Att bearkadidh : Om samiskt självbestämmande och samisk självkonstituering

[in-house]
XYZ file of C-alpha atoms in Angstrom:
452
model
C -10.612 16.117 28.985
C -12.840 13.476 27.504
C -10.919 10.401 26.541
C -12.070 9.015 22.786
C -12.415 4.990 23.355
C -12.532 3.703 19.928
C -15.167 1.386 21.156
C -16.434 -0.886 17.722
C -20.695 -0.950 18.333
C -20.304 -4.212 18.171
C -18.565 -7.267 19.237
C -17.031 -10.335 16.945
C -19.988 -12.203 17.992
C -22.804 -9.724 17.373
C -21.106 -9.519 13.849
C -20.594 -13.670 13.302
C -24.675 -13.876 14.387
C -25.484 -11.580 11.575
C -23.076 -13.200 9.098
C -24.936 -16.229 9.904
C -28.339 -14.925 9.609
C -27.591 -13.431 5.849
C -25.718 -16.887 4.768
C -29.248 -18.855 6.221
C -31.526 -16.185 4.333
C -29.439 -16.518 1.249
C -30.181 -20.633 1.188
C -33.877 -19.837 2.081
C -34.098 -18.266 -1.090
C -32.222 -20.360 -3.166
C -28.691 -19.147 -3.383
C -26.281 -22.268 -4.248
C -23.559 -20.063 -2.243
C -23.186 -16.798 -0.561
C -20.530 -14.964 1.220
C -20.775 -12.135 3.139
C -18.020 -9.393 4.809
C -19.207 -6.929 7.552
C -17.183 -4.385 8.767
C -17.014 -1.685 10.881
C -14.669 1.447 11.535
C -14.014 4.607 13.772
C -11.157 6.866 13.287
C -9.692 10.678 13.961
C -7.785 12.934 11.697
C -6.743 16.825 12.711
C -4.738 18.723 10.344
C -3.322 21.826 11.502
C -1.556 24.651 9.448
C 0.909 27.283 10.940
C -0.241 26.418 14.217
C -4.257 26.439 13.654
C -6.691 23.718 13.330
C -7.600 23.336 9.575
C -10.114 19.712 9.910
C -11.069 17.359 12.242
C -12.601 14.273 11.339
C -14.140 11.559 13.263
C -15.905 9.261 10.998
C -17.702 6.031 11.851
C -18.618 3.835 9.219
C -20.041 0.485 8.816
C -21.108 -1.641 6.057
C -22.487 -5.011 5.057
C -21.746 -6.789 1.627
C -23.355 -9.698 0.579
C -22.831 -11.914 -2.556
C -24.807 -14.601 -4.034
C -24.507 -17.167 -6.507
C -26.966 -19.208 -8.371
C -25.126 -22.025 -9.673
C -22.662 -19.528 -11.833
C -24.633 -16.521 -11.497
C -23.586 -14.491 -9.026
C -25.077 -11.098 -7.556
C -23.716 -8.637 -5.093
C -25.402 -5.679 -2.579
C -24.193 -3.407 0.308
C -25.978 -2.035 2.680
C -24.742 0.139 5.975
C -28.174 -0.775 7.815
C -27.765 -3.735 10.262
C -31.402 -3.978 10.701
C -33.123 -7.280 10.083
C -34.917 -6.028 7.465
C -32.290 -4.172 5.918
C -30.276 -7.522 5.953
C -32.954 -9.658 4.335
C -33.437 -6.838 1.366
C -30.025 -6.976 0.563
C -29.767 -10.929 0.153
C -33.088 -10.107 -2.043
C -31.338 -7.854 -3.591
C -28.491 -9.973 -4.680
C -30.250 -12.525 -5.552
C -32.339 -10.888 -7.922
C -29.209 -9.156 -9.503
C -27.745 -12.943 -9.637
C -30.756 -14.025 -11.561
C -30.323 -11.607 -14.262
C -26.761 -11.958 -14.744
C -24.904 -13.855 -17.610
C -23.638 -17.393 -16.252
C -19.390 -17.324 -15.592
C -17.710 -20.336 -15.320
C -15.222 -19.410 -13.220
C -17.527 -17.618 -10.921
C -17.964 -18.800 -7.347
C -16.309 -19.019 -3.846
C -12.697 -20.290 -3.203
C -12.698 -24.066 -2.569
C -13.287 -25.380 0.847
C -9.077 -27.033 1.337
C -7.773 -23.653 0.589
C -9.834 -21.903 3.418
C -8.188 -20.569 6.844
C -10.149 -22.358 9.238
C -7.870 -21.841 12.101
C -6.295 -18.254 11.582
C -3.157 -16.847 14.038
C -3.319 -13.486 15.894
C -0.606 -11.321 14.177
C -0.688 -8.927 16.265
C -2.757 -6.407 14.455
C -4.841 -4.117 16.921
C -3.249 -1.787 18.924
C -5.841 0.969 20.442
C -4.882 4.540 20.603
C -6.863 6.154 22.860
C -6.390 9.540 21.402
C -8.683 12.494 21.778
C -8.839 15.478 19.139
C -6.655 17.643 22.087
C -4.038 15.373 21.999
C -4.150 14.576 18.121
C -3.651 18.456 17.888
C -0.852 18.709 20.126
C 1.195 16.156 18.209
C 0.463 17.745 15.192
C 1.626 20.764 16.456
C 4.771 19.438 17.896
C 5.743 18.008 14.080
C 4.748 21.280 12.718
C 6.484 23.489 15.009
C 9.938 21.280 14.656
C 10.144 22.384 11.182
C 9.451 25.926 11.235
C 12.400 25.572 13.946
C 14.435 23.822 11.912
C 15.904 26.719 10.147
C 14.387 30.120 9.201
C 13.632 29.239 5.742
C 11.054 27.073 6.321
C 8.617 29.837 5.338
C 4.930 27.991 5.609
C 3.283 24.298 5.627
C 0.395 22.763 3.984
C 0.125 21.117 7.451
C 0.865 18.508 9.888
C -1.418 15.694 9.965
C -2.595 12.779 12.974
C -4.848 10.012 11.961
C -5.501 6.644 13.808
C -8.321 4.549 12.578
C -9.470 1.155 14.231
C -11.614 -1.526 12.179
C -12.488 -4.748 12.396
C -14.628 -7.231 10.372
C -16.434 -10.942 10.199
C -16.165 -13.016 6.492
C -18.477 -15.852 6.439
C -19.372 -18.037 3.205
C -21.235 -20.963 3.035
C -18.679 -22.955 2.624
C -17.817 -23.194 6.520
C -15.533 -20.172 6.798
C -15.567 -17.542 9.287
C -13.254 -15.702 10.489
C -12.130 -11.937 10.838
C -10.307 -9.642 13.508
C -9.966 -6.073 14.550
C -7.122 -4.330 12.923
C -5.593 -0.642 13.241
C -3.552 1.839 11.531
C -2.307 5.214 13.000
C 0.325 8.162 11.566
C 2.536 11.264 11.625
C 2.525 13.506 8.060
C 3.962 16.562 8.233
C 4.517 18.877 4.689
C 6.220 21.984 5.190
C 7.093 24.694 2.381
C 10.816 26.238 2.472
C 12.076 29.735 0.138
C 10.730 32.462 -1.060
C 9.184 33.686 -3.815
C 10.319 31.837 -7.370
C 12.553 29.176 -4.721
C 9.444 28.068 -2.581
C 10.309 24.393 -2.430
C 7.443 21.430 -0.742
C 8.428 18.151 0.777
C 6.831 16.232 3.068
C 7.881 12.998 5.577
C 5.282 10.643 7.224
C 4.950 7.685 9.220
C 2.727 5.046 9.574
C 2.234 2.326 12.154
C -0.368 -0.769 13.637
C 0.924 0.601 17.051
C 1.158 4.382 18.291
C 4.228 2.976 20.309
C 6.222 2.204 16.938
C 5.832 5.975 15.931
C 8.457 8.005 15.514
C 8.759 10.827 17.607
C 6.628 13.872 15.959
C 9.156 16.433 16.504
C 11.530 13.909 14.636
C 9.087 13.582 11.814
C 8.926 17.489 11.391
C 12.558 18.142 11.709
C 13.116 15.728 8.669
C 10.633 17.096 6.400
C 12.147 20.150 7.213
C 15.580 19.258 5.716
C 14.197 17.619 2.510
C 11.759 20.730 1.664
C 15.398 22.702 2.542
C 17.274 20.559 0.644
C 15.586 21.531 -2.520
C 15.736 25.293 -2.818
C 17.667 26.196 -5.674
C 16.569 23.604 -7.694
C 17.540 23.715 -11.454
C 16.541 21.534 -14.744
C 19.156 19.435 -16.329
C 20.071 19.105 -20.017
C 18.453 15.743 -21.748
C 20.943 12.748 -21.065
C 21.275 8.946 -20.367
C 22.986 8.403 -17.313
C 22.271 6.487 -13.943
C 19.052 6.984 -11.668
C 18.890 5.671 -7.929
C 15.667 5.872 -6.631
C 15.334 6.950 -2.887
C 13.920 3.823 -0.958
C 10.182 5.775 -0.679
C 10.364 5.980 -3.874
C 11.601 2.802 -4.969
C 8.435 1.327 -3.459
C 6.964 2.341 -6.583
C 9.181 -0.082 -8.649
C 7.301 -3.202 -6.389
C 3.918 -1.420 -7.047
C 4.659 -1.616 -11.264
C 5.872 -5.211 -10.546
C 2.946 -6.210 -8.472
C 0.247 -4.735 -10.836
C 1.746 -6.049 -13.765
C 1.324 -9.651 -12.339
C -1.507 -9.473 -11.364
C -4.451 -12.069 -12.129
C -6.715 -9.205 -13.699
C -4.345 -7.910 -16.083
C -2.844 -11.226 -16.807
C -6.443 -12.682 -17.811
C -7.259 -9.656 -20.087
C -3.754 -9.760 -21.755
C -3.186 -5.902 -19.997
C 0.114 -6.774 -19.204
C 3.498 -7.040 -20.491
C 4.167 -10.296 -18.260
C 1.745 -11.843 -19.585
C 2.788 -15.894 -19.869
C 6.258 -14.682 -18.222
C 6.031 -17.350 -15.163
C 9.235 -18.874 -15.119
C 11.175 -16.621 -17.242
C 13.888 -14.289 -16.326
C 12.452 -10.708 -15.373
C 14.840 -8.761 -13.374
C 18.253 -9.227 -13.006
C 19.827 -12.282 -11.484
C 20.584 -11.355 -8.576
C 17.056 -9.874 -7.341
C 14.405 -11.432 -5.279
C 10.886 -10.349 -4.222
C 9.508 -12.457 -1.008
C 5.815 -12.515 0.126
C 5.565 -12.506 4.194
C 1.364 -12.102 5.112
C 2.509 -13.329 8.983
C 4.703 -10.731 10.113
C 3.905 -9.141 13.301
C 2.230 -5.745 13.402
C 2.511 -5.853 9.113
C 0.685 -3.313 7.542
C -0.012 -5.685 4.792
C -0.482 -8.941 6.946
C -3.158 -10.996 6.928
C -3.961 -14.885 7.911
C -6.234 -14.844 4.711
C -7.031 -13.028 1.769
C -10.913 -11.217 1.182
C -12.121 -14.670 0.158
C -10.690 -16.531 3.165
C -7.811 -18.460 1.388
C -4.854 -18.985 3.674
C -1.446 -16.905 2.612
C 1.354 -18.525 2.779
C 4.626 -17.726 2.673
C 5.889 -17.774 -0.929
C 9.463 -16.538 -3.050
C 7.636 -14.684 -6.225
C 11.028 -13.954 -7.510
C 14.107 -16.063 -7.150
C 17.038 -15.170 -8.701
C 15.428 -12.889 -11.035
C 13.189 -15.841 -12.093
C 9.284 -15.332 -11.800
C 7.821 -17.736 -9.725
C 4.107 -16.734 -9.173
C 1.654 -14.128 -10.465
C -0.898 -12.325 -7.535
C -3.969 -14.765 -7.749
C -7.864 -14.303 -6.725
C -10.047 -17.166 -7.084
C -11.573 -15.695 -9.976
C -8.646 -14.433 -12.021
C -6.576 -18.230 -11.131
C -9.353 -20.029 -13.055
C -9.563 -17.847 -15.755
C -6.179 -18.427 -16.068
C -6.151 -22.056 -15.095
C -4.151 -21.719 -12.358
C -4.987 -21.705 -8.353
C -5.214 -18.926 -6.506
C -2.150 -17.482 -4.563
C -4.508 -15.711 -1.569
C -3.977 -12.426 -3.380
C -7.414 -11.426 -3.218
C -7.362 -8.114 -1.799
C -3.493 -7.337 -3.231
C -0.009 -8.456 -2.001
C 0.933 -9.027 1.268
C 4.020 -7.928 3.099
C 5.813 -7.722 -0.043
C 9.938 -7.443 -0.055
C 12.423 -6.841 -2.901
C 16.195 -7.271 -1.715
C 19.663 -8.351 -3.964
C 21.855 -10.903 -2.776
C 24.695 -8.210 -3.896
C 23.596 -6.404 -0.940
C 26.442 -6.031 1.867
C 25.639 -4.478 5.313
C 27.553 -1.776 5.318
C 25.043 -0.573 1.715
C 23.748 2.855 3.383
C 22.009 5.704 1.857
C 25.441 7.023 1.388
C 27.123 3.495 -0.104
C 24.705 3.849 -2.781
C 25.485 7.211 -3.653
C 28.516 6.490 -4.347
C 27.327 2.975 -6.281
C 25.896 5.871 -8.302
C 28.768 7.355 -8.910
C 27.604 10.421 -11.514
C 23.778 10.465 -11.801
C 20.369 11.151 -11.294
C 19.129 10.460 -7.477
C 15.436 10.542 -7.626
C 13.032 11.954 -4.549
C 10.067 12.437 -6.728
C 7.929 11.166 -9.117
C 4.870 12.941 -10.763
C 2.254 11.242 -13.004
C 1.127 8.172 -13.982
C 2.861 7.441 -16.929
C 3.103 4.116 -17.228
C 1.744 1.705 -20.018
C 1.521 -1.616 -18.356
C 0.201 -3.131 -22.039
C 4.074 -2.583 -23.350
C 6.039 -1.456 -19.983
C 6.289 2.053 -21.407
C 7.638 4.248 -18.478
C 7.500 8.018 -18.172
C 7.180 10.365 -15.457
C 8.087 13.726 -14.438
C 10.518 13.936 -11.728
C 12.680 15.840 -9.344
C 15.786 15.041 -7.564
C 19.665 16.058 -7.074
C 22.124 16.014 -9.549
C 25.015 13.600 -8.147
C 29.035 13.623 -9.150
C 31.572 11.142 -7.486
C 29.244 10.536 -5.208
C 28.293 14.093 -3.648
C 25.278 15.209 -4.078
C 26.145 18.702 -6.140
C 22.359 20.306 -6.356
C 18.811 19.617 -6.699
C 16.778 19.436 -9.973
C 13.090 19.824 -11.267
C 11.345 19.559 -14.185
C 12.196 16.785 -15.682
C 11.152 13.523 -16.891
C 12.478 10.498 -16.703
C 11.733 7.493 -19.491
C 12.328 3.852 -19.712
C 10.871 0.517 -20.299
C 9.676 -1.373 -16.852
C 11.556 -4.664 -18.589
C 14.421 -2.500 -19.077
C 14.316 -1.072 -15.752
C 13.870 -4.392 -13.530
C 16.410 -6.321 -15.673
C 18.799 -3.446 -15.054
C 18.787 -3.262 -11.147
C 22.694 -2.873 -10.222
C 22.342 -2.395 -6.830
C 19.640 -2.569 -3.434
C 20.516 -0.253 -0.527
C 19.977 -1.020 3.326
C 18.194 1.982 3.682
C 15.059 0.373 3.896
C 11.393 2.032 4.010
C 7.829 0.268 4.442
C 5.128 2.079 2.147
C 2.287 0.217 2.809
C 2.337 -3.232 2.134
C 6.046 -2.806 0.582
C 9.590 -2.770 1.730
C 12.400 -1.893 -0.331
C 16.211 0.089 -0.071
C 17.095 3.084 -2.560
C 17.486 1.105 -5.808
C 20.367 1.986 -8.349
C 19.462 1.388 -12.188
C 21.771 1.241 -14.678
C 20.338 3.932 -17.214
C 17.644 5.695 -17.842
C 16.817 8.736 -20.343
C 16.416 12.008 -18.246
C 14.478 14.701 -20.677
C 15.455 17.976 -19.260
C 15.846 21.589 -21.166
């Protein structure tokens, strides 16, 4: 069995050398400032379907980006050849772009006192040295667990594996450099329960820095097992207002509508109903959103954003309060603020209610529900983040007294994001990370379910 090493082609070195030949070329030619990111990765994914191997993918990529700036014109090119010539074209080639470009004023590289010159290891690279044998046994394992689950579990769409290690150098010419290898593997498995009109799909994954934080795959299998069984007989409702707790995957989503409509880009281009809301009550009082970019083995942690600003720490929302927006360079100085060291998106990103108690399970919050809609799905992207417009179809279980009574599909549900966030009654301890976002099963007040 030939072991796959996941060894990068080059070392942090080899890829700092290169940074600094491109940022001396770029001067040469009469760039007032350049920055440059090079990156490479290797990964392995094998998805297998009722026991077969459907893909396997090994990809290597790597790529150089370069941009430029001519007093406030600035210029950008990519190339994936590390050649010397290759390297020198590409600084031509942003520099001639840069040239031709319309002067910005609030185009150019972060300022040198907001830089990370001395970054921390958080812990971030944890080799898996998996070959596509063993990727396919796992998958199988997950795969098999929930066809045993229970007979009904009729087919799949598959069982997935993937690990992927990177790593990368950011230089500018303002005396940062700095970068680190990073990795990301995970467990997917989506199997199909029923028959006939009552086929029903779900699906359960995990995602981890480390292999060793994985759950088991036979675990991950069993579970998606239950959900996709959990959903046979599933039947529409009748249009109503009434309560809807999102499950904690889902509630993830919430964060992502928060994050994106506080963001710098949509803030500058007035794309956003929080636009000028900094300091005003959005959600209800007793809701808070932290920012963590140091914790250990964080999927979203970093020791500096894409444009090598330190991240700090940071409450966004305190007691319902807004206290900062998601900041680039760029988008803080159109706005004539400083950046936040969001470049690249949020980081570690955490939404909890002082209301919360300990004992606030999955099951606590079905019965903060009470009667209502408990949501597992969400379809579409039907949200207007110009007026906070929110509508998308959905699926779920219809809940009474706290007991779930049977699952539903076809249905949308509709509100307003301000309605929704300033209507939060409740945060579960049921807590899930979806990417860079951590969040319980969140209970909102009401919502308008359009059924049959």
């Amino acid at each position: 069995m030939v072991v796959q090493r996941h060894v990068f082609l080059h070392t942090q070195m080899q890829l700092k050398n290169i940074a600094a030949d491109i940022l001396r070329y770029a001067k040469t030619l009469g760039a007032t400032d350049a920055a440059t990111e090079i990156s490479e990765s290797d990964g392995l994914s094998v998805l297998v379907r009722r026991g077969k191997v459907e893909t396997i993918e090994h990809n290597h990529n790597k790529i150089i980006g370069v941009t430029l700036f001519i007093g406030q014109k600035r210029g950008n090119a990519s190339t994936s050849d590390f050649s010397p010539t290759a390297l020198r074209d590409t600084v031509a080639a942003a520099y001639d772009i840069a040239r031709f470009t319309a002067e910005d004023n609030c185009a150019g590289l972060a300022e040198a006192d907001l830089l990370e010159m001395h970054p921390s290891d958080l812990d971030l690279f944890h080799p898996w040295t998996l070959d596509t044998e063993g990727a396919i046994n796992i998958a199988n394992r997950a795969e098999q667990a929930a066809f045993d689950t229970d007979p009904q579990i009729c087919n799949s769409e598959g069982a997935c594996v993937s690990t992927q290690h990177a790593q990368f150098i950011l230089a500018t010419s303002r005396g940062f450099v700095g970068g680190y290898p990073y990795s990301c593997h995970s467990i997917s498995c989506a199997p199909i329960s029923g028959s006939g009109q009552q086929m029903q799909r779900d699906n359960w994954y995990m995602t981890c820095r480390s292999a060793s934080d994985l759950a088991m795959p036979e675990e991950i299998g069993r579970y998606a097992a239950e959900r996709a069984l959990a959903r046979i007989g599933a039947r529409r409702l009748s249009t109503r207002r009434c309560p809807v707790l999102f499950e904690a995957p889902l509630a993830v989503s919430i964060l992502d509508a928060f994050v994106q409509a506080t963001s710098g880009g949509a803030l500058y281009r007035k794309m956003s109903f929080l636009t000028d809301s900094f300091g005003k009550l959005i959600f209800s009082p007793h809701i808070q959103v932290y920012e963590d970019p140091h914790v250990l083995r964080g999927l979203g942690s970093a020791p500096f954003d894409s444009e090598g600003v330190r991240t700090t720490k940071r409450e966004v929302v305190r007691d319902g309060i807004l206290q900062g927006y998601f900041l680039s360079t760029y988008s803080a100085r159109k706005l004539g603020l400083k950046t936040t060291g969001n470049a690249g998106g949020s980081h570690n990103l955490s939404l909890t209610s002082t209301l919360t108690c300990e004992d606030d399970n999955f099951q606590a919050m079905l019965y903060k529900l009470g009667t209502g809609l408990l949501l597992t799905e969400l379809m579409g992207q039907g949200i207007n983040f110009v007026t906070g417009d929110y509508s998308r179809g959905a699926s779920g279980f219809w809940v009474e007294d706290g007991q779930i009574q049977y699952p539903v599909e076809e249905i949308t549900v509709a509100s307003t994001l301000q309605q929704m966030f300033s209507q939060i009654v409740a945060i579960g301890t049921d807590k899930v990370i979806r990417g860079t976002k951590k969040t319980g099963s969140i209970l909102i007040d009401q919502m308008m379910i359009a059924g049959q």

Sammanfattning: This thesis seeks to develop new ways to understand Sámi self-determination and self-constitution by analyzing Sámi understandings of these concepts and how such understandings, theoretically and politically, can challenge existing notions of what Sámi self-determination is, or can be in the future.According to the United Nations Declaration on the Rights of Indigenous Peoples (UNDRIP), indigenous peoples have the right to determine their own identity or membership in accordance with their own collective customs and traditions. They also have the right to participate in decision-making in matters which would affect their rights, through representatives chosen by themselves in accordance with their own procedures. The seemingly simple and obvious wordings in the UNDRIP, on the right of indigenous peoples to self-determination through their own procedures and their own political decision-making institutions give the impression that indigenous self-determination is something concretely formulable and directly implementable. In reality, UNDRIP presents a political dilemma regarding; 1. the extent to which it is possible for indigenous peoples to be able to formulate their own definitions of membership and the meaning of their own self-determination, free from the norms of the majority society; and 2. the extent to which it is possible to set up one's own procedures and institutions within the limits of what the nation state and liberal democracy allow.The study analyses the ideas the Sámi in Sweden have expressed about what Sámi self-determination is, how it can be implemented, i.e. what organisational solutions are proposed and what constitutes the group of Sámi that will exercise this self-determination. In addition to theory regarding indigenous peoples' legal and political right to self-determination, the thesis uses Sámi concepts (laahkoe, maadtoe, bearkadidh, dajve, maahtoe, vuekie) as an analytical framework to contrast existing legal/political theory and to capture Sámi norms and relational values connected to people, landscape, natural resources, knowledge and local autonomy. The thesis show that Swedish national legislation has moved Sámi society away from a relational and responsibility-based understanding of who is Sámi toward a rights-based understanding which causes a conflict between collective vs individual rights, a conflict that later becomes institutionalised in the political elected Saemiedigkie/Sámi Parliament. This rights-based conflict makes it almost impossible for the early Sámi organisations and later the Saemiedigkie, to express what self-determination actually is, how the internal Sámi autonomy should be organised and how the relationship between the Sámi people and the Swedish state should develop. By methodologically using Sámi concepts, the thesis shows that it is possible to formulate new theoretical knowledge and new ways to analyse Sámi society. Indigenous peoples' own legal perceptions and norm systems challenge in many ways existing theory and models of democracy. It is extremely difficult to define and institutionalise self-determination on the basis of one's own standards when at the same time one is without what is a prerequisite for being able to bearkadidh – access to and influence over a territory.
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